World Bulletin/News Desk
Syria's navy fired live missiles from ships and helicopters over the weekend, state media said on Sunday, in an exercise aiming at showcasing its ability to "defend Syria's shores against any possible aggression".
Syrian television aired video of a variety of missiles being fired from launchers on land and from ships and showed the Syrian Defence Minister Dawud Abdallah Rahijia in attendance.
"Naval Forces conducted an operational live fire exercise on Saturday, using missiles launched from the sea and coast, helicopters and missile boats, simulating a scenario of repelling a sudden attack from the sea," Syrian news agency SANA said, adding manoeuvres would continue for several days.
Opposition figures have been calling for a no-fly zone and NATO strikes against Syrian forces, similar to those carried out in Libya last year which enabled rebel ground forces to end the rule of Muammar Gaddafi.
But while President Bashar al-Assad has faced sanctions and international condemnation over his crackdown on dissent which has left thousands dead, major Western and Arab powers have shied away from the idea of direct military action.
Turkey has reinforced its border and scrambled fighter aircraft several times since Syria shot down a Turkish reconnaissance jet on June 22 over what Damascus said were Syrian territorial waters in the Mediterranean. Ankara said the incident occurred in international air space.
More than 30 people were killed on Sunday during a government bombardment and clashes between Syrian forces and Free Syrian Army rebels fighting to oust Assad, the Syrian Observatory for Human Rights said.
Activists reported heavy shelling in residential areas of Deir al-Zor city and in Deraa province, the birthplace of the revolt near the Jordanian border.
Rami Abdelrahman, head of the Observatory, said that residents of al-Sharifa in the wider Deir al-Zor province said rebels had taken control of a tank looted in combat for the first time and were using it to attack army positions.
In recent weeks, rebels have become more and more brazen in their attacks, holding small areas of territory across the country and clashing with troops only a few miles from the presidential palace in Damascus.
Pentagon spokesman Rear Admiral John Kirby downplayed any disconnect with the White House and said U.S. officials were constantly reviewing Syria options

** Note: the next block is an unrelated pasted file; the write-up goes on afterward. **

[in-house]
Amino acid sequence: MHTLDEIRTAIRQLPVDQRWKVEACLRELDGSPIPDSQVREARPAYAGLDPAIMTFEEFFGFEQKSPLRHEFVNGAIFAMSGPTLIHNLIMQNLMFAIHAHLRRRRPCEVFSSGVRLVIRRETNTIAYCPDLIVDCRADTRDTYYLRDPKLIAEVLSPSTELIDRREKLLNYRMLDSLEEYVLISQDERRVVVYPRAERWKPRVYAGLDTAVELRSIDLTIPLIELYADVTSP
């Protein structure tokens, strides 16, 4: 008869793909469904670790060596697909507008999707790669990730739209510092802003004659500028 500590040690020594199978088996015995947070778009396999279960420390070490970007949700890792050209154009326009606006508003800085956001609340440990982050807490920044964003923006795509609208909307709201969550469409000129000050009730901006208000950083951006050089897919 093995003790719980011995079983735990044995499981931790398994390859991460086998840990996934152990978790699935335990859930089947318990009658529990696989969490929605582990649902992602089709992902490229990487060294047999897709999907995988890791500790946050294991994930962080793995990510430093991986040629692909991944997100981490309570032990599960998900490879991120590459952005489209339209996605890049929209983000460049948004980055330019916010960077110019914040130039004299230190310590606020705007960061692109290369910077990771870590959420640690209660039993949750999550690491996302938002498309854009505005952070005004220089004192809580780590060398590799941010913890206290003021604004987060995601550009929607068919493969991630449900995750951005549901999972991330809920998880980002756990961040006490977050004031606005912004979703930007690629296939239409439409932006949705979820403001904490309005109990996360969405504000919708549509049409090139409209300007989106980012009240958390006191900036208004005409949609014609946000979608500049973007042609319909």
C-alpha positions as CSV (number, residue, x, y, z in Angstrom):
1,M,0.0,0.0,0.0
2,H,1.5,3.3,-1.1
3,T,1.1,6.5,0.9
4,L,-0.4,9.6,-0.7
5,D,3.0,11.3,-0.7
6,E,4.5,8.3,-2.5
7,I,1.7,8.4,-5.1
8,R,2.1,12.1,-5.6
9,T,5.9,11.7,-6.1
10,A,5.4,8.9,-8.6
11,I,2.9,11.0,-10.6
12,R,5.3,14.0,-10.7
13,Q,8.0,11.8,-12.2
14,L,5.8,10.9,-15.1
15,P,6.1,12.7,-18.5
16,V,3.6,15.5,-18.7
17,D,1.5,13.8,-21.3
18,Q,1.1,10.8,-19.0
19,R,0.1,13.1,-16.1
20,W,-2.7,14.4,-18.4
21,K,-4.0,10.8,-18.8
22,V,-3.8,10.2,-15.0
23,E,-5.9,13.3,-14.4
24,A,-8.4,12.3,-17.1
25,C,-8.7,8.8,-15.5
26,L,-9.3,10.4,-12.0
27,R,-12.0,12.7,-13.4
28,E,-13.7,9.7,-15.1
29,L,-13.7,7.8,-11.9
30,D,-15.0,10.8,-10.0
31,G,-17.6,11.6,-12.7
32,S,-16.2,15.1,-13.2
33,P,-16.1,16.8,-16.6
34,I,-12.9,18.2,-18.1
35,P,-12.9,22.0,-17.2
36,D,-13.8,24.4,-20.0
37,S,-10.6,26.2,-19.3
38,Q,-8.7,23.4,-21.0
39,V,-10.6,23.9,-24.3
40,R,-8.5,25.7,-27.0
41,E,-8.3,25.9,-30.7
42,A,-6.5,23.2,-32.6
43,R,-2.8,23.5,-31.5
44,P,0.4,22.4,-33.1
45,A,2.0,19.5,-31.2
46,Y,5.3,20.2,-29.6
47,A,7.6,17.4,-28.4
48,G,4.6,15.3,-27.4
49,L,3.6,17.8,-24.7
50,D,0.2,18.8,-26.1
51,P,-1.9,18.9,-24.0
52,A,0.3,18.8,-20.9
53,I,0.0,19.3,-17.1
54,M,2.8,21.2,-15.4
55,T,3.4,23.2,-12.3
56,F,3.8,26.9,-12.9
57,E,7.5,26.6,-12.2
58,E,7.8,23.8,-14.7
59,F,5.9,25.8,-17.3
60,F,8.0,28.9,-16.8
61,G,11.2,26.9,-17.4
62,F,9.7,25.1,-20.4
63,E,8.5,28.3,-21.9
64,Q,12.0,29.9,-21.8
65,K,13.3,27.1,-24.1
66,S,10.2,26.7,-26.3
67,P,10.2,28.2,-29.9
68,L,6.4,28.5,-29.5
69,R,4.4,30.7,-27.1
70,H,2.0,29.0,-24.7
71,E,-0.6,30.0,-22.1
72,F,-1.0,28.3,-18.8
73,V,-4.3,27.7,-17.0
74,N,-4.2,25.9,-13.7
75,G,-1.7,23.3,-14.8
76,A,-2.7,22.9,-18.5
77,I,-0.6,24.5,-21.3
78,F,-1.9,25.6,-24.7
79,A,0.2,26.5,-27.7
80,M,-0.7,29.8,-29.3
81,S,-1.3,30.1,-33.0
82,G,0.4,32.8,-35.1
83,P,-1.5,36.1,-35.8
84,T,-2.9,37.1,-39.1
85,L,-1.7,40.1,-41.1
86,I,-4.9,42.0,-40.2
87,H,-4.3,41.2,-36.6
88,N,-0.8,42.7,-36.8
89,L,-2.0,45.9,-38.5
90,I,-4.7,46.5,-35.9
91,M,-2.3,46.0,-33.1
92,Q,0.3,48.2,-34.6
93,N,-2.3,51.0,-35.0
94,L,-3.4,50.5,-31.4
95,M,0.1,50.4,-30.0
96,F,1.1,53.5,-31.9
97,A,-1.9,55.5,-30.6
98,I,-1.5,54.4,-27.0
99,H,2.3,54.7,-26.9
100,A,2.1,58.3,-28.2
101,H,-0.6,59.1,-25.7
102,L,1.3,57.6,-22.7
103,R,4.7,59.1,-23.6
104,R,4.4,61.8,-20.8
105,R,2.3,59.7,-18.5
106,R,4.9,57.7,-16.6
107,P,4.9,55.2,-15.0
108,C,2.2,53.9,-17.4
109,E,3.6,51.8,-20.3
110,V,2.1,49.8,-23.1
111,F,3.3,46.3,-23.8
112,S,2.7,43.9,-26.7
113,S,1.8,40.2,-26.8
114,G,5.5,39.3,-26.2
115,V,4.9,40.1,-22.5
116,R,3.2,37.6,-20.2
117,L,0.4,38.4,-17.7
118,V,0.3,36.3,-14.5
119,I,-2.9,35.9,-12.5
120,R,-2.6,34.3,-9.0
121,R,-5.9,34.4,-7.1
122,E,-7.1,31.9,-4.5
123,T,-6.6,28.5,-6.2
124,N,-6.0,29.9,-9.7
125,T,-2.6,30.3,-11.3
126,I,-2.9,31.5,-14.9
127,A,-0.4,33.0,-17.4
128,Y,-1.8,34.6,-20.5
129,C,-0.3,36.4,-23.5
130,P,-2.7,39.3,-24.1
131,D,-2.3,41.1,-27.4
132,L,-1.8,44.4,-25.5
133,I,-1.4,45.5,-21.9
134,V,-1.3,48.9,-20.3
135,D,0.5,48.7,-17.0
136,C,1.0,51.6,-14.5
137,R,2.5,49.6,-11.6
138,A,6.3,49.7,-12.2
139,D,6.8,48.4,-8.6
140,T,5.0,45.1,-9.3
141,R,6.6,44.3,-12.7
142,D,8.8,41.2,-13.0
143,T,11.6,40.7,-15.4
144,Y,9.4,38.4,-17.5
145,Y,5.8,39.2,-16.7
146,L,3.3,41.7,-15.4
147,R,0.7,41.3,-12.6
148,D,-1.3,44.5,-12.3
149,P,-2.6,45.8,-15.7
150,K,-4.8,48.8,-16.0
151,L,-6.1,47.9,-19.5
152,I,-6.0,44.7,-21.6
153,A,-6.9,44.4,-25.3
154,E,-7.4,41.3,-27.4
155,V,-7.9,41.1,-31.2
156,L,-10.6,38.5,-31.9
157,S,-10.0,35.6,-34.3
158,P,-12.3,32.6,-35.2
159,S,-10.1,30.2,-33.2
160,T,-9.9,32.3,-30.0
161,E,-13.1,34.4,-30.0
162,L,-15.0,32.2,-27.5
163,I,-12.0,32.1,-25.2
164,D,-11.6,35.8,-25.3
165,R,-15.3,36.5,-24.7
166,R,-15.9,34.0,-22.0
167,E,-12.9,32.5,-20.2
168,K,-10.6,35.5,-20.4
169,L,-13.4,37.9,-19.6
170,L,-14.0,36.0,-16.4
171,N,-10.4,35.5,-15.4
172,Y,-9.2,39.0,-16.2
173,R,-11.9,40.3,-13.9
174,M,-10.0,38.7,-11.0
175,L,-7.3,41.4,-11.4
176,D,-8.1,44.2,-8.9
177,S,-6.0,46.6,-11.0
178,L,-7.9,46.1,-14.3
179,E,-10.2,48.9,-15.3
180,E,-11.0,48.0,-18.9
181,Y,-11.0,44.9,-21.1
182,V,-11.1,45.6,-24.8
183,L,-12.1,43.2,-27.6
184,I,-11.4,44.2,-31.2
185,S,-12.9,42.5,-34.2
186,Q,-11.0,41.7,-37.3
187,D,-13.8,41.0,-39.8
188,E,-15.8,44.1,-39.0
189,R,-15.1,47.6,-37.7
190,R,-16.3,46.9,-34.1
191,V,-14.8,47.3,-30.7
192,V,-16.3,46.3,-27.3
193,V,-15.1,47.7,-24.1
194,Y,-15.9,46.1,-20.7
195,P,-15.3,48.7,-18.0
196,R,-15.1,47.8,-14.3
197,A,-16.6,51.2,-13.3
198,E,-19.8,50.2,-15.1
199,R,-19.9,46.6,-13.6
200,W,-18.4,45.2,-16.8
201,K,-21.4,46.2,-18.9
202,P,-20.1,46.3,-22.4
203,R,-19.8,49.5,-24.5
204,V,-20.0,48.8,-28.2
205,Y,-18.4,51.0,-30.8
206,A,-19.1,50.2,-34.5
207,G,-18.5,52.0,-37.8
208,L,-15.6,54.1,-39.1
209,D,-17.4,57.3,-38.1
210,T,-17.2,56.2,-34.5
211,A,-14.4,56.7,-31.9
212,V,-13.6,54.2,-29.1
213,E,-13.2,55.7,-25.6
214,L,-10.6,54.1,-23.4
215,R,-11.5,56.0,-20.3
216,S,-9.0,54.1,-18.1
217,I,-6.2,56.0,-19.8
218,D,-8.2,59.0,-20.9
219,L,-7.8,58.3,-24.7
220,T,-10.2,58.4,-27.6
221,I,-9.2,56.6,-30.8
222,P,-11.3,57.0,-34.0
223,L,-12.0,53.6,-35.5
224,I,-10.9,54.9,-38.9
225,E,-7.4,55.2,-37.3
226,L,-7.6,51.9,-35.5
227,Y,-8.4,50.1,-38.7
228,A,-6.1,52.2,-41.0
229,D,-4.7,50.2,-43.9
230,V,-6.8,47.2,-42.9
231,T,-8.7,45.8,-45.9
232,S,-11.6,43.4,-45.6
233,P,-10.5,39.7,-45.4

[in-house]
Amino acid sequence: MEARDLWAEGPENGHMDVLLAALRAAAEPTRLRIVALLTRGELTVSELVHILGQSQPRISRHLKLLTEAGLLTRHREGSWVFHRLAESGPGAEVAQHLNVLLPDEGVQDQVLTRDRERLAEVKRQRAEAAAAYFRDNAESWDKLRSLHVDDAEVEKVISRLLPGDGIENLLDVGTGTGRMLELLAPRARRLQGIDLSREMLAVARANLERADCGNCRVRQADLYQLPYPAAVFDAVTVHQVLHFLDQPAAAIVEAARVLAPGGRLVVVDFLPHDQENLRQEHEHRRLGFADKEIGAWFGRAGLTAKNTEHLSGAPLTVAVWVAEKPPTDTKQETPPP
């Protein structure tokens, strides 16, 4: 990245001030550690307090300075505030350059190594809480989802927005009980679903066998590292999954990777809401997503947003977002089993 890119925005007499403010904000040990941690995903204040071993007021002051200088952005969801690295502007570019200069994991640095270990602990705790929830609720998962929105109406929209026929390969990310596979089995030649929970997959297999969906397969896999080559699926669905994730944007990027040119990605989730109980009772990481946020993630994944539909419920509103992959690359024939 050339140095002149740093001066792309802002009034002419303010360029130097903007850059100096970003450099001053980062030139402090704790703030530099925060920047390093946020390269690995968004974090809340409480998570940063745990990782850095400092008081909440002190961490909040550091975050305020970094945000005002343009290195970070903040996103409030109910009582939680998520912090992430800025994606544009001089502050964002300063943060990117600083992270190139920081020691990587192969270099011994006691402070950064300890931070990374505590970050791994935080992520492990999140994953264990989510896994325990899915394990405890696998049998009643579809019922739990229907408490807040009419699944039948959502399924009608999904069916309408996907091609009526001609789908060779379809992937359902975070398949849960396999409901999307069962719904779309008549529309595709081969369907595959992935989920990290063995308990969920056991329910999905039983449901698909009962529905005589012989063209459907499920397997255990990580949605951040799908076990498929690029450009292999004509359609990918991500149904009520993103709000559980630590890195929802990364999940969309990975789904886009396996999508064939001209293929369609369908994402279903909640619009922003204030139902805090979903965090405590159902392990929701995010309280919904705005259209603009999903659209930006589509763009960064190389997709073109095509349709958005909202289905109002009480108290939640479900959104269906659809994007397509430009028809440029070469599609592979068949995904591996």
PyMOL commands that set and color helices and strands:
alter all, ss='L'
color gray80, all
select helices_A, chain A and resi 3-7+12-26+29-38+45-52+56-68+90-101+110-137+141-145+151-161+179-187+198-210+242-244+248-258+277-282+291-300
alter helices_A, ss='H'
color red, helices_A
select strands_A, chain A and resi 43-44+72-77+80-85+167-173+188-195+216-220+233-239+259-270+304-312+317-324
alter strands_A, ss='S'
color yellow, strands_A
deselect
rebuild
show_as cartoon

Kiir will be accompanied on his visit by a number of South Sudanese government ministers and officials.
Announcement follows unprecedented talks between Myanmar’s military, political leaders, major opposition parties
Tension has run high across the occupied West Bank since the Wednesday shooting of an extremist Jewish rabbi in Jerusalem
A perforation made in a subterranean water source during mining activities seemed to have caused the flooding
Al-Ahram said Egyptian authorities asked Moussa Ibrahim to leave the country at the request of the Libyan government of Prime Minister Abdullah al-Thinni
A fire broke out at France's public radio headquarters in Paris, forcing live programmes off the air as staff evacuated the vast Paris complex where major building work has been underway
Rula Ghani, spouse of Afghanistan's new president Ashraf Ghani, have already critised some Islamic norms welcomed by Afghan society.
At least 300 ISIL militants were killed and scores of vehicles captured in clashes
South Sudan has been shaken by violence since last December, when Kiir accused sacked vice president Riek Machar of leading a failed coup attempt against his regime.
Tens of thousands of people took to the streets of Burkina Faso on Friday to press President Blaise Compaore to step down, a day after the army dissolved parliament and announced a transitional government in the face of violent mass protests.
Erekat's statement came during a meeting with foreign officials in the West Bank city of Jericho
Catalan head Artur Mas plans to hold the Nov. 9 ballot, marshalled by volunteers, in place of a non-binding referendum on independence declared illegal by the Constitutional Court.
Grand Ayatollah Ali al-Sistani's comments show how the threat posed by ISIL has pushed some Shi'ites and Sunnis to overcome their sectarian differences and face a common enemy
The fresh violence comes amid rising tension in the holy city after Israel closed the Al-Aqsa Mosque compound
The absence of the three Muslim leaders means that only the majority Orthodox Christian countries will be represented